Heidi said ongoing precept funding buys time to reap the benefits of short, medium and long term development plans that include reopening of the cafe, essential repairs to a corridor leading to the climbing wall enabling the climbing wall to reopen, the completion of a structural and energy survey that will lead to grant applications for roof solar panels that will reduce energy costs and of equal importance the leisure centre will then be able to generate local employment with up to 18 jobs being created. This fact is in stark comparison to the impact of redirected community council funds that will not generate any local employment. To move these and other plans forward a professional business plan is being developed. But all these developments will have to be put on pause as without precept funding HAL cannot continue to operate.

Members of the public voiced their wish to volunteer to get the cafe open before Easter and a list of names taken.

HAL also has a crucial role in staging the annual Triathlon and Aquathon that attracts participants from all over the country giving a much-needed boost to local hospitality businesses. The organisers are now exploring the opportunity to stage this prestigious and profitable annual event in Conwy.

Cllr Gwynfor Owen spoke passionately about the need to secure the future of this local asset saying it saves lives, has a vital role in keeping the wider community of Ardudwy healthy and provides essential activities for children of all ages that once lost, will be forever lost.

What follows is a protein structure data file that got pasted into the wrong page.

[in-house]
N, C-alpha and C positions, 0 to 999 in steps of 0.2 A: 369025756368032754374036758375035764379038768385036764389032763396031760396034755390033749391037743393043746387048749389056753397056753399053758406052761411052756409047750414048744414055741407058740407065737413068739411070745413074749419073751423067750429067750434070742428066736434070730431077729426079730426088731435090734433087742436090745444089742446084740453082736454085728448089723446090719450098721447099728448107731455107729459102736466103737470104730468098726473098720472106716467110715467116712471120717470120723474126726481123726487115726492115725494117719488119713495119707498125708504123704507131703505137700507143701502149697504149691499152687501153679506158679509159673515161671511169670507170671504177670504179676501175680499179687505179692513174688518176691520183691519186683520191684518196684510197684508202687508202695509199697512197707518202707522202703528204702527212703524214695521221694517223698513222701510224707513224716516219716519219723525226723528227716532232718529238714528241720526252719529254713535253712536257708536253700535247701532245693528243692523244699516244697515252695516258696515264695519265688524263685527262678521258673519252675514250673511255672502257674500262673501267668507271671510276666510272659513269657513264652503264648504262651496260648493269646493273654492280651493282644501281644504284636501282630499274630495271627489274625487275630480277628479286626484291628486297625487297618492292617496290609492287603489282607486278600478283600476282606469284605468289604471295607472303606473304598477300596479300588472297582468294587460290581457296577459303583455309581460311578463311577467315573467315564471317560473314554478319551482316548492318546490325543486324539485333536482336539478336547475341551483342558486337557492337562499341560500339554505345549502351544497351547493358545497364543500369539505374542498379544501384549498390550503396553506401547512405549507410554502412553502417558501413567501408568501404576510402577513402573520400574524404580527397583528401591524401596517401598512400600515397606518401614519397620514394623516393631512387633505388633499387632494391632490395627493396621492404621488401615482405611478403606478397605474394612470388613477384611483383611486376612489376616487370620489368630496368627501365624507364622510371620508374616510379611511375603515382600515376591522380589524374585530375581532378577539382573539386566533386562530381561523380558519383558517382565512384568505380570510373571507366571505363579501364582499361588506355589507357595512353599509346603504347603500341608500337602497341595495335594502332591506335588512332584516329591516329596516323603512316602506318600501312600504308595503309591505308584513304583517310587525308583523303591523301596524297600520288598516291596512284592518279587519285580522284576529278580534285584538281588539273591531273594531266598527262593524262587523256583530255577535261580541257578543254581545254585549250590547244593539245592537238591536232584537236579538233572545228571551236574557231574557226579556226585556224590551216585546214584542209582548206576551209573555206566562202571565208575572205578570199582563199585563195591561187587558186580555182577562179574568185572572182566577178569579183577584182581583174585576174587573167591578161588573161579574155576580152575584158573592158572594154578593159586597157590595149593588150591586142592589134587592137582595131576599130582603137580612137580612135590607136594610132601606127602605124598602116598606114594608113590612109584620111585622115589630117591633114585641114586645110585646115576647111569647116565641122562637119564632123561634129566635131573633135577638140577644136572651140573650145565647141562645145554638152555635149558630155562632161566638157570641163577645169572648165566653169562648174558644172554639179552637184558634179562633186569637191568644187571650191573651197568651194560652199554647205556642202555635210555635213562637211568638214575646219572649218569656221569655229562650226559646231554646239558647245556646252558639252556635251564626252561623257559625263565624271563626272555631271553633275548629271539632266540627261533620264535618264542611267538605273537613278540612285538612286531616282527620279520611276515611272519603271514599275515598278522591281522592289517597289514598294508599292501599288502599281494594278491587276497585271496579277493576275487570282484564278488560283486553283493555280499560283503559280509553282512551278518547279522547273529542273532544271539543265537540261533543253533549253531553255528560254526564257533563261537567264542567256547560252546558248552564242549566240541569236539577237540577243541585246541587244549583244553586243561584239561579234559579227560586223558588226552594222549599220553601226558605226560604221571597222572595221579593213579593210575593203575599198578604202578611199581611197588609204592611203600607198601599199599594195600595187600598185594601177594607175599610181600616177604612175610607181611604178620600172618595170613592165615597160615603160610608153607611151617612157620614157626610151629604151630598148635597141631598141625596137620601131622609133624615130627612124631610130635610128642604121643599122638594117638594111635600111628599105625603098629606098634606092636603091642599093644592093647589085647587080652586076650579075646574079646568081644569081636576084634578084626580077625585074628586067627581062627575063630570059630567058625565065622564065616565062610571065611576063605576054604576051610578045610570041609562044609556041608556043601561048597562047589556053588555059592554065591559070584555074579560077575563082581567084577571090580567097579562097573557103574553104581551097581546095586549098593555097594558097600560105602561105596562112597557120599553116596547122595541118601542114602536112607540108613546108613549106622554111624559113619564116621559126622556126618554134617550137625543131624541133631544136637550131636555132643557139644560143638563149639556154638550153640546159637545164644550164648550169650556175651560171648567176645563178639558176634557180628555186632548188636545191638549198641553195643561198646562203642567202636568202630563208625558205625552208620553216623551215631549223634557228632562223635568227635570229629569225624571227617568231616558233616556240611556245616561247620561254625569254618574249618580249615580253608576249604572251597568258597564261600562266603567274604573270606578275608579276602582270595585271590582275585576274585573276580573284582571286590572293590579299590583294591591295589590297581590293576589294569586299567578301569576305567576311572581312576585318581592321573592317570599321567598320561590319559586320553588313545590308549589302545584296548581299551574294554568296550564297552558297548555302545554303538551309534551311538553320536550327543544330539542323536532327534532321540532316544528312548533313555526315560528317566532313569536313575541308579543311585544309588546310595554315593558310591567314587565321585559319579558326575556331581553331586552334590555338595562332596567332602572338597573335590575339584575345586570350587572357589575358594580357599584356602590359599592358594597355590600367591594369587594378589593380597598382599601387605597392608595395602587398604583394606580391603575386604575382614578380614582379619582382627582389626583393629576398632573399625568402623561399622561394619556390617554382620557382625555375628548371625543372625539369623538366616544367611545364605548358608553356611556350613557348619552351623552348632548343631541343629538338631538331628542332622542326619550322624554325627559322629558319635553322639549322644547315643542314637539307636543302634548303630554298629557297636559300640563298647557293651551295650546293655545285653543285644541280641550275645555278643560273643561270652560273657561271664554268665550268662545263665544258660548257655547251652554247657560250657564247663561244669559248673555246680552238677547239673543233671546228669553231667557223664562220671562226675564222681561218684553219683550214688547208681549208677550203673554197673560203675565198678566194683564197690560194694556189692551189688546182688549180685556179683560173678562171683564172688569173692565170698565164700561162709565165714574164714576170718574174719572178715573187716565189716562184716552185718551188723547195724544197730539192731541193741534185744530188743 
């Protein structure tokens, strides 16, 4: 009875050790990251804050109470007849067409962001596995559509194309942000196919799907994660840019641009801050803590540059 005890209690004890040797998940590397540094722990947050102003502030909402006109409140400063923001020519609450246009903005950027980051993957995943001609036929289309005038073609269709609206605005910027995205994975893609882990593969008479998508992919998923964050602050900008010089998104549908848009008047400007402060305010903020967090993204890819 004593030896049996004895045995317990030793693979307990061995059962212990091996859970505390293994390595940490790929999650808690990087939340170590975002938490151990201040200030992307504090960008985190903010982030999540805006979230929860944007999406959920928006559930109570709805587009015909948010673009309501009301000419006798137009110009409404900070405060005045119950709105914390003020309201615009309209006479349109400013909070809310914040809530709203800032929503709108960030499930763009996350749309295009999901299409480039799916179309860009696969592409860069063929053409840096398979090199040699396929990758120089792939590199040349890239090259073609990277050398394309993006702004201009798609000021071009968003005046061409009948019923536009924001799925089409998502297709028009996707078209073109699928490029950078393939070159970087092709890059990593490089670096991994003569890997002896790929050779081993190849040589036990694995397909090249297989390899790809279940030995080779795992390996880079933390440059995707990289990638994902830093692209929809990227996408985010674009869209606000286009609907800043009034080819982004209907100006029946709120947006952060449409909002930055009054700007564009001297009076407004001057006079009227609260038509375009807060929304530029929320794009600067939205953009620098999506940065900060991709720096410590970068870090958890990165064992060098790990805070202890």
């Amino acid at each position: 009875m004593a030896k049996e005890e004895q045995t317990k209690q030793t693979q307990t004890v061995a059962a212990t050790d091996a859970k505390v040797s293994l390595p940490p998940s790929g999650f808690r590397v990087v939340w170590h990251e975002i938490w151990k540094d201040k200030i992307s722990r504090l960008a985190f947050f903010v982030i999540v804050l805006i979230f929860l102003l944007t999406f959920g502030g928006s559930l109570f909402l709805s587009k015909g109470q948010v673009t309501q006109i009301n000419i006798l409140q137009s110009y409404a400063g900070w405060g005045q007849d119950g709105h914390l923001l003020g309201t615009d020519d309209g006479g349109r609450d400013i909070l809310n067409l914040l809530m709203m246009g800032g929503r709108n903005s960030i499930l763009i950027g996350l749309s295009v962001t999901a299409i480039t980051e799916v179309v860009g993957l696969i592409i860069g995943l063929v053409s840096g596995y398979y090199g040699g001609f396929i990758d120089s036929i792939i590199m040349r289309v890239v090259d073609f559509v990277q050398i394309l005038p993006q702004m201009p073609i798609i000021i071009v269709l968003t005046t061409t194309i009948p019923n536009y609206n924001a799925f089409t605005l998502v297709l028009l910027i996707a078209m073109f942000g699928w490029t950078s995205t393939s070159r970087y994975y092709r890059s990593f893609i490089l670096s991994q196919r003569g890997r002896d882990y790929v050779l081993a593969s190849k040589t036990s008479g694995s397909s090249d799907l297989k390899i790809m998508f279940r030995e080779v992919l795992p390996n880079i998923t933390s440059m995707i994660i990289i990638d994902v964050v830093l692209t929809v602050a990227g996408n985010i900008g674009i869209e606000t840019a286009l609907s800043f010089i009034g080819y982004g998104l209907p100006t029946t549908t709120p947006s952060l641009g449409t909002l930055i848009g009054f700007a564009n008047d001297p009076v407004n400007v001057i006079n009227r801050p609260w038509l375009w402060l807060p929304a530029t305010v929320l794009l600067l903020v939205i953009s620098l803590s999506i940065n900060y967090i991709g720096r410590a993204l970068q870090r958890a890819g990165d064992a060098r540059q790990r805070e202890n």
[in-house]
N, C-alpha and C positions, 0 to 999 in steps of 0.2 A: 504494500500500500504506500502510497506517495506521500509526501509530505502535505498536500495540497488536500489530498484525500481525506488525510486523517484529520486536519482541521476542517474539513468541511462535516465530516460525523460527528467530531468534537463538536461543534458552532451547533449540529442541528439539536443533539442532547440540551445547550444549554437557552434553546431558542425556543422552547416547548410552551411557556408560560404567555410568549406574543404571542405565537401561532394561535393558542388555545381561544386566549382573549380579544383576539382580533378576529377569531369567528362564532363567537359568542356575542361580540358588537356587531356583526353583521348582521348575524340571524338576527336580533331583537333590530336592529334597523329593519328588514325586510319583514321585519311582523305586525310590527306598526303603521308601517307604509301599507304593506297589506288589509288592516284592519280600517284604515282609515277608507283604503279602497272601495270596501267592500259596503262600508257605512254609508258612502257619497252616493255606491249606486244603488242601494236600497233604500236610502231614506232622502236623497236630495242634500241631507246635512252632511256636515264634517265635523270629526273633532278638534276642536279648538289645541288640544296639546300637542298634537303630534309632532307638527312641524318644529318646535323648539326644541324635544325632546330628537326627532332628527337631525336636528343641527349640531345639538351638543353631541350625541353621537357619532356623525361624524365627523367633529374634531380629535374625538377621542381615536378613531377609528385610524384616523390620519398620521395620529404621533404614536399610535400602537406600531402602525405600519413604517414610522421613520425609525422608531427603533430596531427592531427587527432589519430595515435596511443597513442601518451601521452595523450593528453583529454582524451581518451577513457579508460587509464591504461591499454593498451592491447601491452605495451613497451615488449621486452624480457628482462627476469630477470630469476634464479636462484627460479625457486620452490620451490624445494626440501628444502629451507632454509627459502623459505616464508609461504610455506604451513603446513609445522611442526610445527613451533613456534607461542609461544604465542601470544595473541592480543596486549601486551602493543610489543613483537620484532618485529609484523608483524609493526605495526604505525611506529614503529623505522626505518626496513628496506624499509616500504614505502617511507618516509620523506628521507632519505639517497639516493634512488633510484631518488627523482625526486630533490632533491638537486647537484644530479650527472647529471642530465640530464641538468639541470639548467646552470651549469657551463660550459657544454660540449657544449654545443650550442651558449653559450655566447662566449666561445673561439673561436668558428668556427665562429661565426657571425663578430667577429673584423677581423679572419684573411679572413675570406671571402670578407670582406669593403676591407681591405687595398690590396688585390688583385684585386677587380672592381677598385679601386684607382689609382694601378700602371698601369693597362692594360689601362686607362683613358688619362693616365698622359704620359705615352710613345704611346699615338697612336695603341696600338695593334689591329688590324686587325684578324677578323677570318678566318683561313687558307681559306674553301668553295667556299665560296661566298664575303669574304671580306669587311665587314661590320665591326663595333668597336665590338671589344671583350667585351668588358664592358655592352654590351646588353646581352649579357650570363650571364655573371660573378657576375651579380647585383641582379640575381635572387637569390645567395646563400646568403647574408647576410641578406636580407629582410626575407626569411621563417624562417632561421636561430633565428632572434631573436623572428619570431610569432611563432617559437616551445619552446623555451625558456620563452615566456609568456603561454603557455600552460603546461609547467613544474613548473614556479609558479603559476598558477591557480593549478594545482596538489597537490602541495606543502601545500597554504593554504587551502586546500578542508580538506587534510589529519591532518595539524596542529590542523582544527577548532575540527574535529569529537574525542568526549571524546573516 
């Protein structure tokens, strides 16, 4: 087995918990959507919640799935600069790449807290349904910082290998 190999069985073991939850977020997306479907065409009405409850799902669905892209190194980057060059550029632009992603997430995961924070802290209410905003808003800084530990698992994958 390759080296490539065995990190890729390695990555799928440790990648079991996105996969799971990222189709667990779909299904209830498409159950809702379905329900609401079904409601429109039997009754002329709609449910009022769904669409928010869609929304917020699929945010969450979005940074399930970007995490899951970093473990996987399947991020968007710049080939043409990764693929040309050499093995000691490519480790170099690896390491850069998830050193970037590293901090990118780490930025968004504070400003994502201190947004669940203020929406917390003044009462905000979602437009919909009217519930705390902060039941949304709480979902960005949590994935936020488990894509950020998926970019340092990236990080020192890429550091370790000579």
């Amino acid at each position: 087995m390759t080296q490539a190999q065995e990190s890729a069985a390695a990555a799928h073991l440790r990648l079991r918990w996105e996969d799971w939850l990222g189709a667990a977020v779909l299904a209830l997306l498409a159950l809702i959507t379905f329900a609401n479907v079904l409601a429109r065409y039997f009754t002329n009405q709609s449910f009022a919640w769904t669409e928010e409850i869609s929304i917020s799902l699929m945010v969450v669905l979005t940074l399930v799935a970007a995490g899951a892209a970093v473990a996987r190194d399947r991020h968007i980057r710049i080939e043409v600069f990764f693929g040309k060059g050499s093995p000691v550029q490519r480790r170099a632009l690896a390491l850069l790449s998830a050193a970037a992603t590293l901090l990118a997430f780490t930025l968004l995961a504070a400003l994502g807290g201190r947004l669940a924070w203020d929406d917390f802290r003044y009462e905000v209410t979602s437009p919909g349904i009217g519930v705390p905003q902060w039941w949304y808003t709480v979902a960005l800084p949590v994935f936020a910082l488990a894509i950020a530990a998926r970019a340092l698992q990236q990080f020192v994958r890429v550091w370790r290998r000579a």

Gwynedd Council also makes a financial contribution and Cllr Owen urged those present to write to their local community councils to ask them to continue precept funding that costs as little at the £28 per household per year.

Supporters want local community councils to reconsider their vote to stop precept support as they failed to consult the communities they represent, for HAL to initiate an online survey for residents of the communities whose councillors failed to consult asking residents whether they want their community councils to take this action that will close their leisure centre or whether they want their local community council to provide the necessary financial precept support to keep it open.